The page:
All of this is done entirely with the UI thread, no other threads have been created. And yet we've just "waited" (without actually waiting) for a long running operation to finish (the user to put some information into the second form and then close it) without blocking the UI thread, thus keeping the main form responsive.

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I'm a bit confused with "No new thread is needed to create the Task...". AFAIK, until .NET 4.0, a Task itself uses a ThreadPool thread under the hood. –  Nero theZero Jan 23 '13 at 19:20
1  
@NerotheZero Until .NET 4.0 Task didn't exist, so obviously it couldn't be anything under the hood. Post 4.0, (i.e., for the entire history of Task) some tasks result in the creation of a brand new thread, some involve a thread pool item running, and some involve neither. I have shown two examples that fall into that last bucket of "neither". A Task created from a TaskCompletionSource doesn't result in a new thread or thread pool thread, and tasks created from most IO calls don't utilize another thread either. That's part of what make tasks really powerful. –  Servy Jan 23 '13 at 19:22
    
Sorry i meant the 4.0 version of Task class introduced via in TPL –  Nero theZero Jan 23 '13 at 19:26
    
@NerotheZero There was no version of Task before the TPL. The whole point of introducing the TPL was that it was the introduction of Task. –  Servy Jan 23 '13 at 19:27
    
Sorry again, I meant exactly that Task class, first introduced in .NET 4.0. May be my "until .NET 4.0" was confusing to you. Anyway I didn't know using Task could result a no-new-thread scenario. Thanks for your explanation. It really helped a lot. –  Nero theZero Jan 23 '13 at 19:34

So is it anyhow possible to execute the method ExecuteAsync() asynchronously without the help of a second thread?

It is possible for some methods to run asynchronously without using a new thread. This can be done via Asynchronous I/O with a signal, for example. Most of the framework's new Async methods added in .NET 4.5 async IO whenever possible instead of threads.

This is why it's a good idea to not assume asynchronous == new thread. While asynchrony can be implemented using threading, it is not always implemented this way. It's better to just think of an asynchronous operation as an operation that (hopefully) will not block, and will complete at some point in the future.

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@NerotheZero No - typically, asynchronous code that's CPU bound will use another thread. You can do it via coroutines, or via mechanism's such as Servy's example, etc - though you're not running other work while the async operation is running in that case... –  Reed Copsey Jan 23 '13 at 19:22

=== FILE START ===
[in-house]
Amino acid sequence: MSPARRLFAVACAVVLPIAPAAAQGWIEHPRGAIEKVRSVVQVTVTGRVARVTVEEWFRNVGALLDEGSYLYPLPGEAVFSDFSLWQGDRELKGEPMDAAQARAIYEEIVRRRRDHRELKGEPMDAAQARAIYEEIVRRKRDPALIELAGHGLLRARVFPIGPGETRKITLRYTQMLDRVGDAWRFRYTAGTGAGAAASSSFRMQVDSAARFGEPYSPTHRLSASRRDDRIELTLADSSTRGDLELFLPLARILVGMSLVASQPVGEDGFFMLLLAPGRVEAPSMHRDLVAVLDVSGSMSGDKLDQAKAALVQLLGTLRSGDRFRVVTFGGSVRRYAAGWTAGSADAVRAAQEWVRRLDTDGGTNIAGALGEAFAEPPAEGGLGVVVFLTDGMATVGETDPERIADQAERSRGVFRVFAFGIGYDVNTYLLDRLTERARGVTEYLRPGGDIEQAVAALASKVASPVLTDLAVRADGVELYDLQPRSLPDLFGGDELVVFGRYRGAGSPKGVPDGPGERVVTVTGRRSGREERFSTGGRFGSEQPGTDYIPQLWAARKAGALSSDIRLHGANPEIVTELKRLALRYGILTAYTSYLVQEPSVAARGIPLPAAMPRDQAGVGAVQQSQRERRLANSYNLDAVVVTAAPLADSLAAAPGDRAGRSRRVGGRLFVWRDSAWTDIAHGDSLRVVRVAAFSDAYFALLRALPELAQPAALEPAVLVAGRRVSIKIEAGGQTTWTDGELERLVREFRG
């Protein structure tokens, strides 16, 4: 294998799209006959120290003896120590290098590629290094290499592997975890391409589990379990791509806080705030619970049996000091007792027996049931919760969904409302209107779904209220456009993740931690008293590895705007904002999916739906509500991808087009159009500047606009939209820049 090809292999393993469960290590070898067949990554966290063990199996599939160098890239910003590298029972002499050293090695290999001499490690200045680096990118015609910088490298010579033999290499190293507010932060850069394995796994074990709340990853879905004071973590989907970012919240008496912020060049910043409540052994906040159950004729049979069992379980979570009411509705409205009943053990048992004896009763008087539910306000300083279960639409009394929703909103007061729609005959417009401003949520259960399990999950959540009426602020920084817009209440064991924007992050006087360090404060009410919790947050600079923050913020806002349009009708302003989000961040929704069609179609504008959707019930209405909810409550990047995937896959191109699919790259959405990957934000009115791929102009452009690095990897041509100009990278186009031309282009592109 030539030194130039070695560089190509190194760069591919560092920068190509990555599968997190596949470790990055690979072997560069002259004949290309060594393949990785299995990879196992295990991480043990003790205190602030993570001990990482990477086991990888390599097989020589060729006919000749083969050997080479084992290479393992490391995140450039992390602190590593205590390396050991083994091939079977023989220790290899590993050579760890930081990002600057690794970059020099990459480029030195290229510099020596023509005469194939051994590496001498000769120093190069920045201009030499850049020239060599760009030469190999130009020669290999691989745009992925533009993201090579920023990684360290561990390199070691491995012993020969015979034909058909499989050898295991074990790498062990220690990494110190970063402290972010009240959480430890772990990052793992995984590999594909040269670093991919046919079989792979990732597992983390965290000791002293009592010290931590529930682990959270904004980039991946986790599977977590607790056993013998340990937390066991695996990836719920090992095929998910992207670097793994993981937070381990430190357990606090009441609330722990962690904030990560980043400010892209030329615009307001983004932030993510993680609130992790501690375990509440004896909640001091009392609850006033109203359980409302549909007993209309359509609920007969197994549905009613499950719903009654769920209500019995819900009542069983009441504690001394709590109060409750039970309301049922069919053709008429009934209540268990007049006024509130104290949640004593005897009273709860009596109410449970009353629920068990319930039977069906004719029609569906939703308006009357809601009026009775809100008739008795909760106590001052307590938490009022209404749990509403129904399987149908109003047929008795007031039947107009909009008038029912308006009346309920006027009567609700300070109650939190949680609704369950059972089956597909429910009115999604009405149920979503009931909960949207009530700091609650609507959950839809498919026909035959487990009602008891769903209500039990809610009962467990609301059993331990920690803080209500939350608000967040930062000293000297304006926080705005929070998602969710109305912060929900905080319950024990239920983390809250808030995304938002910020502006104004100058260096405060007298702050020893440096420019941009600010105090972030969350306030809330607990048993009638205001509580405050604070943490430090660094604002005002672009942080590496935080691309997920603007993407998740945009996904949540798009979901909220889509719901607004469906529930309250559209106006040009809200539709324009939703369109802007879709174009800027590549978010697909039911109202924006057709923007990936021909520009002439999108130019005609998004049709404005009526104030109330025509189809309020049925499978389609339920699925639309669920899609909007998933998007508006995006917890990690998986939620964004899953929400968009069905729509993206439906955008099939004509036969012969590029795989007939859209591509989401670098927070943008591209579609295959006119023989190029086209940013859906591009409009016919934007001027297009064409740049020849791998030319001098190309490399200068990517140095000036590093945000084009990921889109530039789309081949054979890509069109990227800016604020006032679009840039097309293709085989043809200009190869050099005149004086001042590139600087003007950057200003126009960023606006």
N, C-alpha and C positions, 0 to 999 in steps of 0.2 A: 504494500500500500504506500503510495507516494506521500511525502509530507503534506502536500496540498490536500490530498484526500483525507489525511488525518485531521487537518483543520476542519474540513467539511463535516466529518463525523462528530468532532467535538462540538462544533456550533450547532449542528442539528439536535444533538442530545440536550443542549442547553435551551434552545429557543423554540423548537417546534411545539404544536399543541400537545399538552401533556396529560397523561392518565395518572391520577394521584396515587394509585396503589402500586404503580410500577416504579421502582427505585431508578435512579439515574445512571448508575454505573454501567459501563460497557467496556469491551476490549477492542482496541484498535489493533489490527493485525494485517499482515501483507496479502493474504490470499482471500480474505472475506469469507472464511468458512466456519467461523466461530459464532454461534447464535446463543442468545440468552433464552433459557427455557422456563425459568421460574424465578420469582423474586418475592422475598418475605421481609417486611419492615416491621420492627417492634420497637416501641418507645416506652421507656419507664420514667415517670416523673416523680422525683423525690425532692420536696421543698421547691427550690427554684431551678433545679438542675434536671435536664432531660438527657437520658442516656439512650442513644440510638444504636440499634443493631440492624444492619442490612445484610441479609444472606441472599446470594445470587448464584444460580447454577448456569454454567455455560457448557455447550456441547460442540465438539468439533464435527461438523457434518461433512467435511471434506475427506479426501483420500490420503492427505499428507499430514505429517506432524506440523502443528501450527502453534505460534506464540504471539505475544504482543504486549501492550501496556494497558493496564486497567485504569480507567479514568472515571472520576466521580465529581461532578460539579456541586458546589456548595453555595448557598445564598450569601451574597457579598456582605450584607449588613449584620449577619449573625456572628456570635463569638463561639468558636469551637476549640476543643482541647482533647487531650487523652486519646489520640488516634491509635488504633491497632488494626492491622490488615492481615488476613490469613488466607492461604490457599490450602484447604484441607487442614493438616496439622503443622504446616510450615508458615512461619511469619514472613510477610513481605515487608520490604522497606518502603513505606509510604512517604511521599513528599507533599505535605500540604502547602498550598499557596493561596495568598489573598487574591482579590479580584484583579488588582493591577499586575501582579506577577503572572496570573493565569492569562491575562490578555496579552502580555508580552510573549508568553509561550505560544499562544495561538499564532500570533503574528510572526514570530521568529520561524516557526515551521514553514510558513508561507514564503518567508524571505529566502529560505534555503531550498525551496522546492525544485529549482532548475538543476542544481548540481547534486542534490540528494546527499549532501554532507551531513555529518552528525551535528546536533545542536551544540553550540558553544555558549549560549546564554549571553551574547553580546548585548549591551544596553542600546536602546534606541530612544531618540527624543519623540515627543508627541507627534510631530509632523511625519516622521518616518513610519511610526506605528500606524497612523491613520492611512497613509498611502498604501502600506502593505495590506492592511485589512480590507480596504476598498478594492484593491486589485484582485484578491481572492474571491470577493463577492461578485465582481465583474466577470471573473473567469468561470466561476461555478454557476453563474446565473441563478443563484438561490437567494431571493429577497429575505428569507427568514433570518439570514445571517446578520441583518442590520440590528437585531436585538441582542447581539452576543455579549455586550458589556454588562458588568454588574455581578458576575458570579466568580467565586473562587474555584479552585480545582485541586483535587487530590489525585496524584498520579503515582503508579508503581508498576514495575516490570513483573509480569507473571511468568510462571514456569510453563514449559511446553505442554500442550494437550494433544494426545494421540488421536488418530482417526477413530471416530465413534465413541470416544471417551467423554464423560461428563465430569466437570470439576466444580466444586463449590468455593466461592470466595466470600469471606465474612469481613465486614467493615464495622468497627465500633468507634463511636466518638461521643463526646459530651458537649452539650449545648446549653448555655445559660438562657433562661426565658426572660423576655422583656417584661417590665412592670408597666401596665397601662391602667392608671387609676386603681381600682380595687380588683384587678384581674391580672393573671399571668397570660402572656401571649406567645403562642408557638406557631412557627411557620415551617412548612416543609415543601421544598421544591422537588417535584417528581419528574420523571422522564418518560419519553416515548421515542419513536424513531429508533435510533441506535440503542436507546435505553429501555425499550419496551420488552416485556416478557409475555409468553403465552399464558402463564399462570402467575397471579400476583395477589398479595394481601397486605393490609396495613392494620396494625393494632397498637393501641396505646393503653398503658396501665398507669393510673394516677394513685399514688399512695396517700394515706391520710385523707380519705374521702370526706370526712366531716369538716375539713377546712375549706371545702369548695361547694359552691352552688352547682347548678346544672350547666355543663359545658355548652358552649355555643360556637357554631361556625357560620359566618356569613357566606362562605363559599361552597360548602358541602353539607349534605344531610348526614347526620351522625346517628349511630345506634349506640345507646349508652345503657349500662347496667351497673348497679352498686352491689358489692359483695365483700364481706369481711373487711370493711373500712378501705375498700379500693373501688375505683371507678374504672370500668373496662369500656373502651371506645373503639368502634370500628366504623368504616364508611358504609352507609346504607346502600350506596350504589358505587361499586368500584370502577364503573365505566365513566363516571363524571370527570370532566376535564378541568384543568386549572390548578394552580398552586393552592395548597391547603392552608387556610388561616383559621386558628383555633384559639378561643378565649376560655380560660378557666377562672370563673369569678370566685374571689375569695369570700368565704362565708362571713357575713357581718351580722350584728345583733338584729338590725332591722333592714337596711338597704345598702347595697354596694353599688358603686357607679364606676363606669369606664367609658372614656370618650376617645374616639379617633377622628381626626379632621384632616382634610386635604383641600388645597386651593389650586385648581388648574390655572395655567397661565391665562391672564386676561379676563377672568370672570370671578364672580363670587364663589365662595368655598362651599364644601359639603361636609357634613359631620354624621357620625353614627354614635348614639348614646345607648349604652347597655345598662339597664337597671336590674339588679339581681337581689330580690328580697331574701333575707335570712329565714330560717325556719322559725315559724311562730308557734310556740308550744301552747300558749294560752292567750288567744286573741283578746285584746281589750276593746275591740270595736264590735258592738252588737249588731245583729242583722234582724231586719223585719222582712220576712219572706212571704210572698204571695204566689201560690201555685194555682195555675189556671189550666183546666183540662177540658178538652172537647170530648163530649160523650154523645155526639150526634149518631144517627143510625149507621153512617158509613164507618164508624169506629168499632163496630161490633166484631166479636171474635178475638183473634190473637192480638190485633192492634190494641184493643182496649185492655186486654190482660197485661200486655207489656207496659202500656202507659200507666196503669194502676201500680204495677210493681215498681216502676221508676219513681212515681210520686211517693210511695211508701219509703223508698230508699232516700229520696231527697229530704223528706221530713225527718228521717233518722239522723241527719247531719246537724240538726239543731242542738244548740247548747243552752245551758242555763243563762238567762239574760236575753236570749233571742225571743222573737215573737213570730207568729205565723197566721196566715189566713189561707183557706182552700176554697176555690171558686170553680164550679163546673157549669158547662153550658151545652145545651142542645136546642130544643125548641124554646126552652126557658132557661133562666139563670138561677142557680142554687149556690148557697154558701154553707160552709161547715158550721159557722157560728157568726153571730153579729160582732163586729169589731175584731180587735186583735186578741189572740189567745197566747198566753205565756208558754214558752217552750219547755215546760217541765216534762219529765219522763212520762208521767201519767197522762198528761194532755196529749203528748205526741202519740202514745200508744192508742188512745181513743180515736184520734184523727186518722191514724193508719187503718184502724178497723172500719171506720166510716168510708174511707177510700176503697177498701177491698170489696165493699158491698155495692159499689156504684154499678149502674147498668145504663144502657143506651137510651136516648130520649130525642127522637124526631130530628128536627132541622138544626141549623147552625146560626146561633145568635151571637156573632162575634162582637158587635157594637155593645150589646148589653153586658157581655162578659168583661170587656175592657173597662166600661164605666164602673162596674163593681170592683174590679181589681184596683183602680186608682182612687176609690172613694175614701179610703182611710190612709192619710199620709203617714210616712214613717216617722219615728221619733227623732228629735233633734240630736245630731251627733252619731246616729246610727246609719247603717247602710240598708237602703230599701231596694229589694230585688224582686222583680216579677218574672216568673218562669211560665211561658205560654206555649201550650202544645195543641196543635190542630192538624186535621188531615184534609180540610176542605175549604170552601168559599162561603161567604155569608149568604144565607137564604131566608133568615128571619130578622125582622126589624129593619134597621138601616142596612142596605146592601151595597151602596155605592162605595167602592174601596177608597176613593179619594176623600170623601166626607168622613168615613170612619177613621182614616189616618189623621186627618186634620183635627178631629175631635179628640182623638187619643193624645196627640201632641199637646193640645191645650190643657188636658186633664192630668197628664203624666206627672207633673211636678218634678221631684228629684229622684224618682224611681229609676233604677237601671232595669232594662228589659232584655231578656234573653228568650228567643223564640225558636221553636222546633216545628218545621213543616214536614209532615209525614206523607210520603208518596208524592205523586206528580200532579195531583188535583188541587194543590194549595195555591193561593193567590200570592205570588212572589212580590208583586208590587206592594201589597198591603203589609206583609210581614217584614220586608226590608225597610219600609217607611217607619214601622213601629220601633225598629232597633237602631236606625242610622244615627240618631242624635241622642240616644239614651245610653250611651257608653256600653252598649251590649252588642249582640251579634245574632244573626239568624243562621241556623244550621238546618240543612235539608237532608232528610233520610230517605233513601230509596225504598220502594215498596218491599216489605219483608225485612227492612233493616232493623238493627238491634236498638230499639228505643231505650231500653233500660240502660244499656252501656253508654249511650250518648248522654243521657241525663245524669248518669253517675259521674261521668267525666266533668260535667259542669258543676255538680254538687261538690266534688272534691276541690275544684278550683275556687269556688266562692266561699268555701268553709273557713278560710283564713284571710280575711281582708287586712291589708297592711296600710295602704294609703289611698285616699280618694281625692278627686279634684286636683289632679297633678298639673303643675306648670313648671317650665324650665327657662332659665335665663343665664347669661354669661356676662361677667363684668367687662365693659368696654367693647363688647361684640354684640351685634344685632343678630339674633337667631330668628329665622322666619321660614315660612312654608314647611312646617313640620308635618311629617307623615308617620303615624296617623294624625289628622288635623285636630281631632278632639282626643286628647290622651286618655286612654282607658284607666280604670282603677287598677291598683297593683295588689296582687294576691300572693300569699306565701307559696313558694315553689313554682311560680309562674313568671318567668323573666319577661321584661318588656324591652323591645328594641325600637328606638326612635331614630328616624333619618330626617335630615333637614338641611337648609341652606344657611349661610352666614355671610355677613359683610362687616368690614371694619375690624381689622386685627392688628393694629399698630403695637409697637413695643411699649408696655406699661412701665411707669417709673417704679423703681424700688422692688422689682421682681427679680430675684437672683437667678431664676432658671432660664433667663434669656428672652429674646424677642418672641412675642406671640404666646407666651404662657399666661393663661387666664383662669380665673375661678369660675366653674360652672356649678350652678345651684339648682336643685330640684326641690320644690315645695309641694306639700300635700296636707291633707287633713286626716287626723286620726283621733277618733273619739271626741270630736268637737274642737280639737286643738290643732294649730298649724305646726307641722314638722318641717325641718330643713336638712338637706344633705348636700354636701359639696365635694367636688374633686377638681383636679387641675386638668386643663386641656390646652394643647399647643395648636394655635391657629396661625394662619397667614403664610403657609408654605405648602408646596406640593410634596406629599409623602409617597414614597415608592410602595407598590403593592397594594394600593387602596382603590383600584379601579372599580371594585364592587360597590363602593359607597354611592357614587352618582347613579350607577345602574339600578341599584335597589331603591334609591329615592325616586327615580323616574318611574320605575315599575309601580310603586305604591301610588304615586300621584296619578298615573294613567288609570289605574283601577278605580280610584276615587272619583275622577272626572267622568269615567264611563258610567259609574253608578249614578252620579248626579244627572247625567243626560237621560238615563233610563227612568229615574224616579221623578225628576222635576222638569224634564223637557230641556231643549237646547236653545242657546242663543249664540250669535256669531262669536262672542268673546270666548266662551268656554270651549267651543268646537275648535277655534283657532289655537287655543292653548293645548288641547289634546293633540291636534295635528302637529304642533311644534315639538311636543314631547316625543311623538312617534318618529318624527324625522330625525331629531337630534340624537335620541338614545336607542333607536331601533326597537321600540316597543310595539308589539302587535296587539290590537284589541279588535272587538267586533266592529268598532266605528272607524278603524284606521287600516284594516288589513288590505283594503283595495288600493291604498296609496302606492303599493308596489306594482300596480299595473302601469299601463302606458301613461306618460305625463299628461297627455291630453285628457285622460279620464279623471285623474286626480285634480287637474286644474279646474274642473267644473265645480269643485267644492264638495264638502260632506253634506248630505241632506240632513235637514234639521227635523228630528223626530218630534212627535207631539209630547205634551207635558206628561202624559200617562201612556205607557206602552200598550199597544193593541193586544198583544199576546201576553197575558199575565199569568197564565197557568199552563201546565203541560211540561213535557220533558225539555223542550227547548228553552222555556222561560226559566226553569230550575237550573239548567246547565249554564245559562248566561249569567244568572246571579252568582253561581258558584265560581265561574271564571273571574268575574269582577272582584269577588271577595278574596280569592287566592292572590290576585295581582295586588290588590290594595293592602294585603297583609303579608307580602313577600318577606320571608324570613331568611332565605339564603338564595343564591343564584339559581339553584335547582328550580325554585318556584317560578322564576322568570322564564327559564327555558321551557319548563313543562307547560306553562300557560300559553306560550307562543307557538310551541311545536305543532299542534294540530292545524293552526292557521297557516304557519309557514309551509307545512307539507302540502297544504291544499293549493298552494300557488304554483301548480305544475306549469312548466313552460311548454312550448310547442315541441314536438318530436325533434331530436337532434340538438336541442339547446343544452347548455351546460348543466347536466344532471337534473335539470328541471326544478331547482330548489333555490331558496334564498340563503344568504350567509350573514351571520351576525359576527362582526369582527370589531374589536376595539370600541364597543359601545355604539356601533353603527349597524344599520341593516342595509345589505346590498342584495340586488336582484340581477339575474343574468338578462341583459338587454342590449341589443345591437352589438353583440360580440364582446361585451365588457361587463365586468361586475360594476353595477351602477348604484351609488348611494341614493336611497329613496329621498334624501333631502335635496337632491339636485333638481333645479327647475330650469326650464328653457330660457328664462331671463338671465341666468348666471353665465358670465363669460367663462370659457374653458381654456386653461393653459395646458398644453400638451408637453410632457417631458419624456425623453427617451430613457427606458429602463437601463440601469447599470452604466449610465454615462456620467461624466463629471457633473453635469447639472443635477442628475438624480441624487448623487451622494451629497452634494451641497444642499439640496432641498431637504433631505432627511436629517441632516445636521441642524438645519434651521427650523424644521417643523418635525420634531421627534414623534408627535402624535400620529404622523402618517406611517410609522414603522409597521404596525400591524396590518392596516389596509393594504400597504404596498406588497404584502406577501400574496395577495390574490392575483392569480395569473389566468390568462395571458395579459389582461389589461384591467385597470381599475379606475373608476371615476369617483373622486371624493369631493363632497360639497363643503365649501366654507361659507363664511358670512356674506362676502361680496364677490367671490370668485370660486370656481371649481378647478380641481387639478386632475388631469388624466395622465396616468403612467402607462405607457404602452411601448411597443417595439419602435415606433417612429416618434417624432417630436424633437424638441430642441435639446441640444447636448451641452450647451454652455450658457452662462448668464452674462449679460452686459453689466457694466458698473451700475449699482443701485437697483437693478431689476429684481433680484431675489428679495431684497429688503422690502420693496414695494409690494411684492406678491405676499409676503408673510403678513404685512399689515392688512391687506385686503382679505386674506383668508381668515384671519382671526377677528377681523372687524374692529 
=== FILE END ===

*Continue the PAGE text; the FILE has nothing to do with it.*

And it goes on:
I see content of the links refers to I/O operations and lower level Interrupt signal which AFAIK are also used in I/O operations. Are you suggesting I should consider executing code on a processor an I/O operation? –  Nero theZero Jan 23 '13 at 19:23
    
@NerotheZero As I tried to mention - threading is one means of implementing asynchrony. That being said, if you're doing asynchronous CPU work, and you want to continue doing work in your main routine while the async work is occurring, you'll probably use threading. If you're doing "general" async operations, it may or may not use threading. –  Reed Copsey Jan 23 '13 at 19:54
    
Please consider the EDIT added. May be it'll narrow down the possibilities of different implementation scenario. –  Nero theZero Jan 24 '13 at 9:04
    
@NerotheZero THe main issue is, do you want ExecuteAsync to be running while the Execute method is still running? If it's a CPU-based method, and you want it to run at the same time, it will use some form of threading internally to perform that. If it's IO, it may not. If you don't care if ExecuteAsync starts/runs immediately, the Servy's method will work without a new thread... –  Reed Copsey Jan 24 '13 at 16:49

Coroutines are a common way to implement several logical threads using a single physical thread. Older operating systems used this and other related concepts to implement cooperative multitasking.

In this context you may also be interested in continuation-passing style and Eric Lippert has a good blog series on this very topic - Part 1, Part 2, Part 3, Part 4, Part 5.

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That's really interesting! –  Nero theZero Jan 23 '13 at 19:30